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Int. braz. j. urol ; 47(3): 484-494, May-June 2021. tab, graf
Article in English | LILACS | ID: biblio-1154488


ABSTRACT Prostate cancer is the most common invasive cancer in men. Radical prostatectomy (RP) is a definitive treatment option, but biochemical recurrence can reach 40%. Salvage lymphadenectomy is a relatively recent approach to oligometasis and has been rapidly diffused primarily due to improvement in imaging diagnosis and results showing possibly promising therapy. A systematic literature review was performed in March 2020, according to the PRISMA statement. We excluded studies with patients with suspicion or confirmation of visceral and / or bone metastases. A total of 27 articles were included in the study. All studies evaluated were single arm, and there were no randomized studies in the literature. A total of 1,714 patients received salvage lymphadenectomy after previous treatment for localized prostate cancer. RP was the most used initial therapeutic approach, and relapses were based on PET / CT diagnosis, with Coline-11C being the most widely used radiopharmaceutical. Biochemical response rates ranged from 0% to 80%. The 5 years - Free Survival Biochemical recurrence was analyzed in 16 studies with rates of 0% up to 56.1%. The articles do not present high levels of evidence to draw strong conclusions. However, even if significant rates of biochemical recurrence are not evident in all studies, therapy directed to lymph node metastases may present good oncological results and postpone the onset of systemic therapy. The long-term impact in overall survival and quality of life, as well as the best strategies for case selection remains to be determined.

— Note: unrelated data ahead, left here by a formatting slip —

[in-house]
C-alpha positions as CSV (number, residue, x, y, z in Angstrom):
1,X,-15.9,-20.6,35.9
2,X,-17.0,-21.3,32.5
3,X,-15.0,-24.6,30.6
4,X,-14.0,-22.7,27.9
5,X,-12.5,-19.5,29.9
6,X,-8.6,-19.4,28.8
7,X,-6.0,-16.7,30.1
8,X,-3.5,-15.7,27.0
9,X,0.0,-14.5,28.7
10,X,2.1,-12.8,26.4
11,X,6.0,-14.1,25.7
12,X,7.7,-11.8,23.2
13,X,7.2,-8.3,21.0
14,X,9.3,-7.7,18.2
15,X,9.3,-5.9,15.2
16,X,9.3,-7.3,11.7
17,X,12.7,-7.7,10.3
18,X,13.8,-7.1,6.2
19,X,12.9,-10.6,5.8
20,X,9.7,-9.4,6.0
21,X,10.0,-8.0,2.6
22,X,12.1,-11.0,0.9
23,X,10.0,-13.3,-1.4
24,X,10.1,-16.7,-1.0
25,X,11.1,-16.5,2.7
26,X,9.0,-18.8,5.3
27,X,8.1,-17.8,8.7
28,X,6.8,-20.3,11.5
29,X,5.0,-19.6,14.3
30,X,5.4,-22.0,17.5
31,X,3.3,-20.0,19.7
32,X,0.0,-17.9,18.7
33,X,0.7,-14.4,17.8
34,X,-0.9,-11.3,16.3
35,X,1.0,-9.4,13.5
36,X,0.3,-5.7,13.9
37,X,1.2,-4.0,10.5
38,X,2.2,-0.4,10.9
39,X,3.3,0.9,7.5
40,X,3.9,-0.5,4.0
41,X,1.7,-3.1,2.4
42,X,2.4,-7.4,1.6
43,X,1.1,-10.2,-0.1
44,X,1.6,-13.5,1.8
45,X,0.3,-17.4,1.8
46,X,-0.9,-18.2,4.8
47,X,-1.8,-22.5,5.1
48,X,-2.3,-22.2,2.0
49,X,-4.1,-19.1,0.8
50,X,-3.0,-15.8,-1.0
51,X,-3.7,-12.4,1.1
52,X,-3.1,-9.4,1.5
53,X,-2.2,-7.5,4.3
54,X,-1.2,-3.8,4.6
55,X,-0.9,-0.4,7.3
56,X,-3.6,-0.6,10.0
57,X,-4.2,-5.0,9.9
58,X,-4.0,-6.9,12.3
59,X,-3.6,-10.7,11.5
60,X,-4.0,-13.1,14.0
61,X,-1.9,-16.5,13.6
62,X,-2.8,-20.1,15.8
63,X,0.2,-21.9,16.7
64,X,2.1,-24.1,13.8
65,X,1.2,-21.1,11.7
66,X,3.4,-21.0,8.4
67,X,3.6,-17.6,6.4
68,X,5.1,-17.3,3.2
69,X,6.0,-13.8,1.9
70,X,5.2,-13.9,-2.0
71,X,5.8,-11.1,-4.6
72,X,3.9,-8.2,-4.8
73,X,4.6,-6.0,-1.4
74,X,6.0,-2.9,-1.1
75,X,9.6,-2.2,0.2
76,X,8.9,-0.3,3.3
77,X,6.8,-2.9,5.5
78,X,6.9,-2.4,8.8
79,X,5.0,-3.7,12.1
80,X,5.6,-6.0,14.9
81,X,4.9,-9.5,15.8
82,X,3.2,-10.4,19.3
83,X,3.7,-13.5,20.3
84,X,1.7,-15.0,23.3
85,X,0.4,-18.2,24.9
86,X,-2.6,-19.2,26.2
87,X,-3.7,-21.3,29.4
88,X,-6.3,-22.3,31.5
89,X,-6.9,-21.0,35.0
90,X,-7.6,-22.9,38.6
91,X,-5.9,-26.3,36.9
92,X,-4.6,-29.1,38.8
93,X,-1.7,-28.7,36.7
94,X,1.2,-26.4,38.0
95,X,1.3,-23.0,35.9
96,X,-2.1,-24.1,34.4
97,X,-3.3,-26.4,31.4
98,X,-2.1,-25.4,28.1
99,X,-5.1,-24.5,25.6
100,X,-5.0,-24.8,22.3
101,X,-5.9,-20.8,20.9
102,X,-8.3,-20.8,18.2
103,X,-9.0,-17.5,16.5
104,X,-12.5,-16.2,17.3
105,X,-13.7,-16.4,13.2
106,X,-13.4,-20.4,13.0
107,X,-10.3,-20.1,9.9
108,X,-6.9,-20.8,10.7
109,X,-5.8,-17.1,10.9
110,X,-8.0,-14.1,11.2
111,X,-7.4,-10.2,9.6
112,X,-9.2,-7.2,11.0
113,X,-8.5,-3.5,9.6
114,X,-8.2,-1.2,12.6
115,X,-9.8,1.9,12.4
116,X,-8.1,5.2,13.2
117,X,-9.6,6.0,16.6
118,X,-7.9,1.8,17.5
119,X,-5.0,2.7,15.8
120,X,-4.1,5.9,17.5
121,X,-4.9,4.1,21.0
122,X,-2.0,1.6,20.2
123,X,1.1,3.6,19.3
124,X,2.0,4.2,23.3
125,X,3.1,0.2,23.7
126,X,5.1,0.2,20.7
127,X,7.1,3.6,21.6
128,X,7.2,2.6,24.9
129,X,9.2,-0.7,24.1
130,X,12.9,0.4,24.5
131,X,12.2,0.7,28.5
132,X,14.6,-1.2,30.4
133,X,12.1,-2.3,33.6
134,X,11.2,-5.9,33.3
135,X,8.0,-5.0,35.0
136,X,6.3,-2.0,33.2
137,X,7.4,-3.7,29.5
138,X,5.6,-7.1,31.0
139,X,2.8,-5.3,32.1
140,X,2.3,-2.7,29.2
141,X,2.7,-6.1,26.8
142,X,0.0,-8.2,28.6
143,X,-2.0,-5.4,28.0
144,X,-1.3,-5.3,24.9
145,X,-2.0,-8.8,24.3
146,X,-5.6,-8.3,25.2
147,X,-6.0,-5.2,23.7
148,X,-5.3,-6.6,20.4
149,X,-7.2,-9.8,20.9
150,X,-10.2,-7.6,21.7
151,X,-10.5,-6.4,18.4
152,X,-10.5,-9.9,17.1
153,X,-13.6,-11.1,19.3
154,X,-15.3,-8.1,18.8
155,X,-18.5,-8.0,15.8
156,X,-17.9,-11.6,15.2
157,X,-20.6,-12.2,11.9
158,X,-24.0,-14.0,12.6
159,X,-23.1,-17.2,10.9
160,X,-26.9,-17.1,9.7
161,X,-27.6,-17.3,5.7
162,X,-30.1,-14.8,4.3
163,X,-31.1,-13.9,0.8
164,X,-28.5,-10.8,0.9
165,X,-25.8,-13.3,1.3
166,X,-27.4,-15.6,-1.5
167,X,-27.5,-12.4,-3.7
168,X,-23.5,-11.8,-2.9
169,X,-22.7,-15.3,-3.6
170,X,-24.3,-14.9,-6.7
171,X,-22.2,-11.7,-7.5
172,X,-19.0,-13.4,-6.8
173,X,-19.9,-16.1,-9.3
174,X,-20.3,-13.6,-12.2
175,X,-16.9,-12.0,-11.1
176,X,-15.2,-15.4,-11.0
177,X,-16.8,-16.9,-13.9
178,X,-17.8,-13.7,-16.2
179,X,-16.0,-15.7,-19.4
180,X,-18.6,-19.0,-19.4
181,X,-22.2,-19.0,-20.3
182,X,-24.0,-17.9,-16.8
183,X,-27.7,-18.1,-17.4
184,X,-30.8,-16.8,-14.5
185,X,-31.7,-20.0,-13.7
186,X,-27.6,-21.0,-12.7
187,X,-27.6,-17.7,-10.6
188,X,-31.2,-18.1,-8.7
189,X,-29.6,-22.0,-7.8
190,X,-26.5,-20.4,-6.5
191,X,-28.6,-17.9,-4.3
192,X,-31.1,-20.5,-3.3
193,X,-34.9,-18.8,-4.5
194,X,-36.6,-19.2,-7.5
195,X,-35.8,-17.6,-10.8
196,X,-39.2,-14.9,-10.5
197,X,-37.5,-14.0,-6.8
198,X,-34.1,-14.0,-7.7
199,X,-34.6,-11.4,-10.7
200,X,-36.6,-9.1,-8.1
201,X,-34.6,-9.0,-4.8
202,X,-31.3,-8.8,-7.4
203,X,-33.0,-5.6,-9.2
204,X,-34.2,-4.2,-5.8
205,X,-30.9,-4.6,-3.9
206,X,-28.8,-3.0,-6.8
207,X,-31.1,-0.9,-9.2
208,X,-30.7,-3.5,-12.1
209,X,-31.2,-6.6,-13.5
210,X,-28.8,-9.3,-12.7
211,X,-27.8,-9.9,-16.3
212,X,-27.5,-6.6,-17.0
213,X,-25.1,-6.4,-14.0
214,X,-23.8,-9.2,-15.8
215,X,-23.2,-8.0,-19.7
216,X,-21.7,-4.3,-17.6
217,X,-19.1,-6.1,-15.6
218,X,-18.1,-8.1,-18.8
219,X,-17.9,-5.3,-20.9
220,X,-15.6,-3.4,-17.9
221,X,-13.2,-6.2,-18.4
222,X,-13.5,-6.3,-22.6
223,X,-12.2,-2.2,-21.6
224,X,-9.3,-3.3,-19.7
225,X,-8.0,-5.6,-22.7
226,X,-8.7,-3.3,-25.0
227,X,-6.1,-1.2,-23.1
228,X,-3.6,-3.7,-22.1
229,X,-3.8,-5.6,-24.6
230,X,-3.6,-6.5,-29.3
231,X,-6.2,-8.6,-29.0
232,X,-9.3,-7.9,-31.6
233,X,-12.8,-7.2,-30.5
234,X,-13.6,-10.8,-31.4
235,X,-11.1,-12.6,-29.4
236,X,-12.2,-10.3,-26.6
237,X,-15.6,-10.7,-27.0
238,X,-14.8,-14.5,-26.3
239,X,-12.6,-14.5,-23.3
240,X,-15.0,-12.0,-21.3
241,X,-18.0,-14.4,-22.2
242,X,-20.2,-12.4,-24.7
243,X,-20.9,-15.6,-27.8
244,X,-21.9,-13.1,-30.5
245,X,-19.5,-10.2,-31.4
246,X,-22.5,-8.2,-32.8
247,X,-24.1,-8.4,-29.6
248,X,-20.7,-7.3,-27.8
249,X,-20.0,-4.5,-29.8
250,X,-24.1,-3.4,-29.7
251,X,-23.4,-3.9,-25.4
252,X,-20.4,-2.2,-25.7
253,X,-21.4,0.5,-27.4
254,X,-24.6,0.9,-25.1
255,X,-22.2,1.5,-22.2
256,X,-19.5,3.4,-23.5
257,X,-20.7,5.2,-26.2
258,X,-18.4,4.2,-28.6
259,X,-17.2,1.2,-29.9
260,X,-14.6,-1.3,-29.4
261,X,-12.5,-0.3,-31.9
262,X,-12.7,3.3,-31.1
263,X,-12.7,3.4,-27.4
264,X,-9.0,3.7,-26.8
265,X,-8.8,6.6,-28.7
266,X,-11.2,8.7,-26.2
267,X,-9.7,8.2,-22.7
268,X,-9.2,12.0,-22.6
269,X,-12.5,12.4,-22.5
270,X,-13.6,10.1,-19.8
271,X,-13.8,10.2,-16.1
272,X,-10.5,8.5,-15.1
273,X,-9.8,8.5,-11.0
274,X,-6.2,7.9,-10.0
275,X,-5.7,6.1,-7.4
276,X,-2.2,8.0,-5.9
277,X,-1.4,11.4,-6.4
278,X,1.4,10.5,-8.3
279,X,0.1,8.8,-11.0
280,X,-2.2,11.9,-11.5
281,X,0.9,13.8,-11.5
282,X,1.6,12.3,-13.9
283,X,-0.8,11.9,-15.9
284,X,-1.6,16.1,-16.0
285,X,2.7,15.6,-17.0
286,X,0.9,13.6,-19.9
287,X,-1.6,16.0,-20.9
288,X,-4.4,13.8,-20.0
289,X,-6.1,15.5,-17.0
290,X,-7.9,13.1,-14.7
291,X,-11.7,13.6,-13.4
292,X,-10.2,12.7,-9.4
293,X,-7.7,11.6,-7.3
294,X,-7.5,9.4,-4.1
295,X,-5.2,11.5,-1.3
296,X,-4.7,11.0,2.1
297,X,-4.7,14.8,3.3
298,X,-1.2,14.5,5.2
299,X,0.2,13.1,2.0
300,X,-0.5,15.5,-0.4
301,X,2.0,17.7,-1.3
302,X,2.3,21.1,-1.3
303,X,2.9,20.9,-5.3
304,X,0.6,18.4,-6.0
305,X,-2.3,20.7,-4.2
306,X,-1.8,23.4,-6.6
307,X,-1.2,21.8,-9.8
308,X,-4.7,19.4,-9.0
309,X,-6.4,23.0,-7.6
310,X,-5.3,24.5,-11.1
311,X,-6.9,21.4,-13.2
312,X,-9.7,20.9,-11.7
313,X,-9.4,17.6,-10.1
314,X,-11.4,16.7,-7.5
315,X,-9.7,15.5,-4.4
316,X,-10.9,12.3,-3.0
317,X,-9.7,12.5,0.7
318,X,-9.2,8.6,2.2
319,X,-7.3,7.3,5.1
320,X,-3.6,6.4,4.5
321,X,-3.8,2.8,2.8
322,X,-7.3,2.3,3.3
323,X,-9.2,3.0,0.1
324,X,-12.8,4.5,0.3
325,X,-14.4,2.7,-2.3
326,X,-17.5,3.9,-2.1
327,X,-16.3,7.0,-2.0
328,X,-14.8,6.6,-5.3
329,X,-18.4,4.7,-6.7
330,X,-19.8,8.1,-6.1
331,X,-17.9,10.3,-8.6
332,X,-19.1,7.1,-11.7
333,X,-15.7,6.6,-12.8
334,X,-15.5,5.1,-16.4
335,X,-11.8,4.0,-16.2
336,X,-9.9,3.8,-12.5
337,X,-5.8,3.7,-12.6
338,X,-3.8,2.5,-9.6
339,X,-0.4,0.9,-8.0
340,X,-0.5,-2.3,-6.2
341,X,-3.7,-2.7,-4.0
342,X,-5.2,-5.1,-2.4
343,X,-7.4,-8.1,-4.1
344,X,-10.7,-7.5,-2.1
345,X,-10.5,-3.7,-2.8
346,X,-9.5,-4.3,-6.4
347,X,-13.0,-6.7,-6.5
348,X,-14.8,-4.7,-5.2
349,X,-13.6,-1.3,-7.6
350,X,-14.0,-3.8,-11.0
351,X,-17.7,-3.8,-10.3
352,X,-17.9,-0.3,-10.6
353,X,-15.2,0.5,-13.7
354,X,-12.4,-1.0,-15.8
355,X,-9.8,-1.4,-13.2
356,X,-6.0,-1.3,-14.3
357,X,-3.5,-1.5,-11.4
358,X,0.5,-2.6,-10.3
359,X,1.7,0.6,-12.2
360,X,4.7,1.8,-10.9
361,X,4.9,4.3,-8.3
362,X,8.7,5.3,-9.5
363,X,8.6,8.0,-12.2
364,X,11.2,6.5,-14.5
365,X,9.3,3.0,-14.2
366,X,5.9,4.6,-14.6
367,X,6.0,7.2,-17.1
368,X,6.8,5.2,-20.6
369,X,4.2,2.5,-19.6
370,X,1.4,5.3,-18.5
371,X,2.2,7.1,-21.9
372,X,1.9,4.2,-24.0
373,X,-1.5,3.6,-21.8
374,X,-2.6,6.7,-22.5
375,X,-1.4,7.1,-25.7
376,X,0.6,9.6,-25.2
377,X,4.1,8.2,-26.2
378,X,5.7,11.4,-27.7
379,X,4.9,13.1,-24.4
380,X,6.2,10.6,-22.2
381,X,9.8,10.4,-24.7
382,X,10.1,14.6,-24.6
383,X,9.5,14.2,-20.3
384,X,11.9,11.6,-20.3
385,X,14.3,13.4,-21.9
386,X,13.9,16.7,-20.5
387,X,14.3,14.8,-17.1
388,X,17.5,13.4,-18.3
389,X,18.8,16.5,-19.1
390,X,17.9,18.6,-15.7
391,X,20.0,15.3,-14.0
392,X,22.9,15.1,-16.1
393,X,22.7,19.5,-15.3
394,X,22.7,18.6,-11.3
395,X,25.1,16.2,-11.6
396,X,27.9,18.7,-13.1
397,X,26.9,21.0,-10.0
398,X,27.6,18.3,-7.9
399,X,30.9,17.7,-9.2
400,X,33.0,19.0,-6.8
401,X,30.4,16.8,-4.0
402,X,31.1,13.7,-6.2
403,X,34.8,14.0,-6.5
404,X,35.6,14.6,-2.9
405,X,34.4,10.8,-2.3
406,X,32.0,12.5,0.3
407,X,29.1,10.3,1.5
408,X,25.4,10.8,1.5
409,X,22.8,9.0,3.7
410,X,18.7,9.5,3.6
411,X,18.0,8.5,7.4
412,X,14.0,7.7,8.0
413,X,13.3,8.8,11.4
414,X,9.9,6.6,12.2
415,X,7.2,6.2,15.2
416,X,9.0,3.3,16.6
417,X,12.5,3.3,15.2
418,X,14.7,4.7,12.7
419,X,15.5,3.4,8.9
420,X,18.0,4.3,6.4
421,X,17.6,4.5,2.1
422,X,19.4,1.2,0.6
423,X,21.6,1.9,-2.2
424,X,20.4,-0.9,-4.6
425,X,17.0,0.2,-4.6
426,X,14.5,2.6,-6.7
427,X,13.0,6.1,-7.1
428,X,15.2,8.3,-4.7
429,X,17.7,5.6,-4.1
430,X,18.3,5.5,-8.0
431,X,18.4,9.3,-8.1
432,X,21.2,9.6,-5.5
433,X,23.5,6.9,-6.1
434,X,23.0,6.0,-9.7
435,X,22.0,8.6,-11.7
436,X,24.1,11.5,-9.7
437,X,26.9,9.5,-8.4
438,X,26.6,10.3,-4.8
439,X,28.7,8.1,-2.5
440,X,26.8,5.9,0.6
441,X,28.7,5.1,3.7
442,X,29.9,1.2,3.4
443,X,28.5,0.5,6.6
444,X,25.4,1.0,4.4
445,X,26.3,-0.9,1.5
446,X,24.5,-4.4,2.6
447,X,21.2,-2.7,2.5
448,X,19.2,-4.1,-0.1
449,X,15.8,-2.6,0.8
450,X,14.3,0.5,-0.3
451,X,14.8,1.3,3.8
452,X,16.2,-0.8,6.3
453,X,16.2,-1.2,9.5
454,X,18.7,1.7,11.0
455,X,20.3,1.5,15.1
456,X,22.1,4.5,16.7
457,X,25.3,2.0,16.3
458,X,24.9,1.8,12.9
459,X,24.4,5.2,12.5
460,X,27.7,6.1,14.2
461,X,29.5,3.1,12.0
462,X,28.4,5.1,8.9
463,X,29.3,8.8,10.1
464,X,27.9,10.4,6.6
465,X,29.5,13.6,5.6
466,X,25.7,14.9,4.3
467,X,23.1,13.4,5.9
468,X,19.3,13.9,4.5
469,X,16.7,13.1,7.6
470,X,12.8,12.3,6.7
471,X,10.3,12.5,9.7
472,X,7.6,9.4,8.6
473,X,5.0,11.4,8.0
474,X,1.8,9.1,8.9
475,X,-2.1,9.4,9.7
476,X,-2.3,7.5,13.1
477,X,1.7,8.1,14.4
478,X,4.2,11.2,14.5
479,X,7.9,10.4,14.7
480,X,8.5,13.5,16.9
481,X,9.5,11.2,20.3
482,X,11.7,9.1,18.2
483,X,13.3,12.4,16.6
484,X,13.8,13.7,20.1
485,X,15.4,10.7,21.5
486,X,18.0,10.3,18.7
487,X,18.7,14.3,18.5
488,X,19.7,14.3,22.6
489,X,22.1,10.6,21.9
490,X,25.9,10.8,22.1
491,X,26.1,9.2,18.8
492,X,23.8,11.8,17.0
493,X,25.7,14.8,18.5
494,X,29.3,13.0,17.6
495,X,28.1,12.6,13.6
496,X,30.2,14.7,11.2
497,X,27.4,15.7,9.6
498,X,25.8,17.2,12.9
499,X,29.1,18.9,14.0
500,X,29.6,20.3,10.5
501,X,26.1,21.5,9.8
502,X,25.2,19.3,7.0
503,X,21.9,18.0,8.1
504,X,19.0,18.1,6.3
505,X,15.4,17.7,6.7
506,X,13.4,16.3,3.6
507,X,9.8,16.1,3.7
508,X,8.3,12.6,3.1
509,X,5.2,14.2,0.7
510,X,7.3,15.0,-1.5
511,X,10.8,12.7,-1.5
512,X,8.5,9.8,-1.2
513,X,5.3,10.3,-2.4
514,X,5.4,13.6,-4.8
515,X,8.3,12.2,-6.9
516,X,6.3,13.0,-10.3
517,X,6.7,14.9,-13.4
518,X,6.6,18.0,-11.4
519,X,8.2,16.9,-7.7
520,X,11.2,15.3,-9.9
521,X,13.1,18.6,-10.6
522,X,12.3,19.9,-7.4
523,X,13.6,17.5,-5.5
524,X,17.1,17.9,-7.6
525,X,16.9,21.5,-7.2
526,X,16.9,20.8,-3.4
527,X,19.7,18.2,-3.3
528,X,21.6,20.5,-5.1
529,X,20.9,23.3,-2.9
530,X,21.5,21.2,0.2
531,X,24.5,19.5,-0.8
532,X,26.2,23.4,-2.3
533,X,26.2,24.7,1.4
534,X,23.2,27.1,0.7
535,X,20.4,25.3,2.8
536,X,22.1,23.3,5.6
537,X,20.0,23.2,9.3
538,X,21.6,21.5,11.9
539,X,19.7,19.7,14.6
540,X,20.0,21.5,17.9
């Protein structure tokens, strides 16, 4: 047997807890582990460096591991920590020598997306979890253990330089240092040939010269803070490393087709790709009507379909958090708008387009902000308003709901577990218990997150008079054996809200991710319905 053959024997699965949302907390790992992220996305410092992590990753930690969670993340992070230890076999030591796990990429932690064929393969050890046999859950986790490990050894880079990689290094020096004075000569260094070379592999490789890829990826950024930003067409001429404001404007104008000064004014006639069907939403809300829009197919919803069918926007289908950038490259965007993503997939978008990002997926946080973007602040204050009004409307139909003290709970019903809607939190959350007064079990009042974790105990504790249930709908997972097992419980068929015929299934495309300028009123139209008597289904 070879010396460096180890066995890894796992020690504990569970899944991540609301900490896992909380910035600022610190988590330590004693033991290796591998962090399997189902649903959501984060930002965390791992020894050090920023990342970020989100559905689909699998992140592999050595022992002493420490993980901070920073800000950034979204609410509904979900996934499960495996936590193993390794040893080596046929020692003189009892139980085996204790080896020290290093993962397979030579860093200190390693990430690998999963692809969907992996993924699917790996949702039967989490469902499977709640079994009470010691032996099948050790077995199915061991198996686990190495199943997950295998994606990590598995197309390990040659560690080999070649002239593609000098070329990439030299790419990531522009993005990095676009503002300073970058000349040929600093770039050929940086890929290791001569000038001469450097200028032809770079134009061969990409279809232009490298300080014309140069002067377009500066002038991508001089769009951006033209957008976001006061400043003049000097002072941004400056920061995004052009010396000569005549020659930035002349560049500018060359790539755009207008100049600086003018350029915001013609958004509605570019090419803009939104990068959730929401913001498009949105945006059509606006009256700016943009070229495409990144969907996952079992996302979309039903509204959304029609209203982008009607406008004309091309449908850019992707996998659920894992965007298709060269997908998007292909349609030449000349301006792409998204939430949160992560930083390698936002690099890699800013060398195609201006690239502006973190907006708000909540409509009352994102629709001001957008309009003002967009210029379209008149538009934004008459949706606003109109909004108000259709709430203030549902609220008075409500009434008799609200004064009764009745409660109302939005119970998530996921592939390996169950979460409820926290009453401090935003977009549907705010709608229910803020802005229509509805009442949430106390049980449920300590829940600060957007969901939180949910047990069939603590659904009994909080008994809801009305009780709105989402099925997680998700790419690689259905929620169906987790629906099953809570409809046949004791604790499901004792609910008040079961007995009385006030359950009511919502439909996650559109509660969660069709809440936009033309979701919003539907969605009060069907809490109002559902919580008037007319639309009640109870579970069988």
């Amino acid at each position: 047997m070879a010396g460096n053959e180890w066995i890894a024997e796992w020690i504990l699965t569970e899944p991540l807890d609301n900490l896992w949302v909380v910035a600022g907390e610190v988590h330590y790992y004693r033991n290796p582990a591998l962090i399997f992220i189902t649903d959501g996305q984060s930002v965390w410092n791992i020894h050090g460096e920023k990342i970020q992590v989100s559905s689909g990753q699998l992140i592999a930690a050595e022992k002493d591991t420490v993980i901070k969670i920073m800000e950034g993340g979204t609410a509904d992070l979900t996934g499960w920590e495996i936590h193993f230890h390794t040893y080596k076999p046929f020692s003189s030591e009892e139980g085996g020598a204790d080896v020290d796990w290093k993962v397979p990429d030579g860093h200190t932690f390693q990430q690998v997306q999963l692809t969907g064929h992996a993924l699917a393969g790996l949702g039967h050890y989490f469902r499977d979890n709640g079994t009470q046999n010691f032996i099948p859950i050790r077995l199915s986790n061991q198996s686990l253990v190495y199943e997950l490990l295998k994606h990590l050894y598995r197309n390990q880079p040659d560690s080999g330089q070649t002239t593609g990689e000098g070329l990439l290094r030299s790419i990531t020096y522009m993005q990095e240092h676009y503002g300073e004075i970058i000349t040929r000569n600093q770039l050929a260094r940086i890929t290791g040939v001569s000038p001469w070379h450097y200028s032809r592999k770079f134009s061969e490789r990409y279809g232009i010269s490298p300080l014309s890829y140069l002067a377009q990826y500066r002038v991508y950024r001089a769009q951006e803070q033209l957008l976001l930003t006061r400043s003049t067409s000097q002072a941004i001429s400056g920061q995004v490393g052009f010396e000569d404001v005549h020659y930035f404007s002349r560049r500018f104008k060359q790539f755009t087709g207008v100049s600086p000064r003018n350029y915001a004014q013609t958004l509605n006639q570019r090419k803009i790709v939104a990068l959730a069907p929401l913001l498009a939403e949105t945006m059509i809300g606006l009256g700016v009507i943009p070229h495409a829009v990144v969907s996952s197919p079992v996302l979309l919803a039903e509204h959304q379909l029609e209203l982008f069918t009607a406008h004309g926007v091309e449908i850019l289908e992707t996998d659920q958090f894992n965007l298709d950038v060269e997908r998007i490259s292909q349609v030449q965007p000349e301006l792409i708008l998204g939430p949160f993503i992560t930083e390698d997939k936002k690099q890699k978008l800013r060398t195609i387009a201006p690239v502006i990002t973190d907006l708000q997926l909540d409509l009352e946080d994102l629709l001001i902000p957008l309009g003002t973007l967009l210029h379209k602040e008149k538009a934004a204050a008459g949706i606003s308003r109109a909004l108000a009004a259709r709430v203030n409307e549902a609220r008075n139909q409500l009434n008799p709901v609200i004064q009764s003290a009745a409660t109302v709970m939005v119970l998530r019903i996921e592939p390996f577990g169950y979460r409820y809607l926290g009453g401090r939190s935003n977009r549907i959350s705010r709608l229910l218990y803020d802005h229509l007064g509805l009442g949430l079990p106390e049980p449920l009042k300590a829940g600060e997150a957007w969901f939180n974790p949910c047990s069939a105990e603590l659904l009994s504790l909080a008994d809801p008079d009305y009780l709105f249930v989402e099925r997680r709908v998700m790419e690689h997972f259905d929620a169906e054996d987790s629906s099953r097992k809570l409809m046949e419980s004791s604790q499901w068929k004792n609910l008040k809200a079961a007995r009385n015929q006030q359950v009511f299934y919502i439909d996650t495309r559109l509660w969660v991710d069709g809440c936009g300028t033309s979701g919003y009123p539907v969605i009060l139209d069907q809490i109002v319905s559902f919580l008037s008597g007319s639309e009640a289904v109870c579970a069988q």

Humans , Male , Prostatic Neoplasms/surgery , Quality of Life , Prostatectomy , Salvage Therapy , Lymph Node Excision , Lymph Nodes , Neoplasm Recurrence, Local/surgery
Int. braz. j. urol ; 47(3): 558-565, May-June 2021. tab, graf
Article in English | LILACS | ID: biblio-1154500


ABSTRACT Purpose: Incidence and mortality of prostate cancer (PCa) are still increasing in developing countries. Limited access to the health system or more aggressive disease are potential reasons for this. Ethnic and social differences in developed countries seem to make inappropriate to extrapolate data from other centers. We aim to report the epidemiological profile of a PSA-screened population from a cancer center in Brazil. Materials and Methods: We retrospectively selected 9.692 men enrolled in a PCa prevention program, comprising total PSA level and digital rectal examination at the first appointment, associated with complementary tests when necessary. Men aged over 40 years-old were included after shared decision-making process. Prostate biopsy (TRUS) was performed when clinically suspected for PCa. After the diagnosis, patients underwent appropriate treatment. Results: TRUS was performed in 5.5% of men and PCa incidence was 2.6%. Overall ratio between number of patients who needed to be screened in order to diagnose one cancer was 38.9 patients, with 2.1 biopsies performed to diagnose a cancer. Positive predictive value (PPV) of TRUS biopsy in this strategy was 47.2%, varying from 38.5% (<50 years-old) to 60% (>80 years-old). We evidenced 70 patients (27.9%) classified as low risk tumors, 74 (29.5%) as intermediate risk, and 107 (42.6%) as high-risk disease. Conclusions: PSA-screening remains controversial in literature. In front of a huge miscegenated people and considering the big proportion of high-risk PCa, even in young men diagnosed with the disease, it is imperative to inform patients and health providers about these data particularities in Brazil.

Humans , Male , Adult , Aged , Aged, 80 and over , Prostatic Neoplasms/diagnosis , Prostatic Neoplasms/epidemiology , Prostate-Specific Antigen/analysis , Biopsy , Brazil/epidemiology , Public Health , Predictive Value of Tests , Retrospective Studies , Early Detection of Cancer , Middle Aged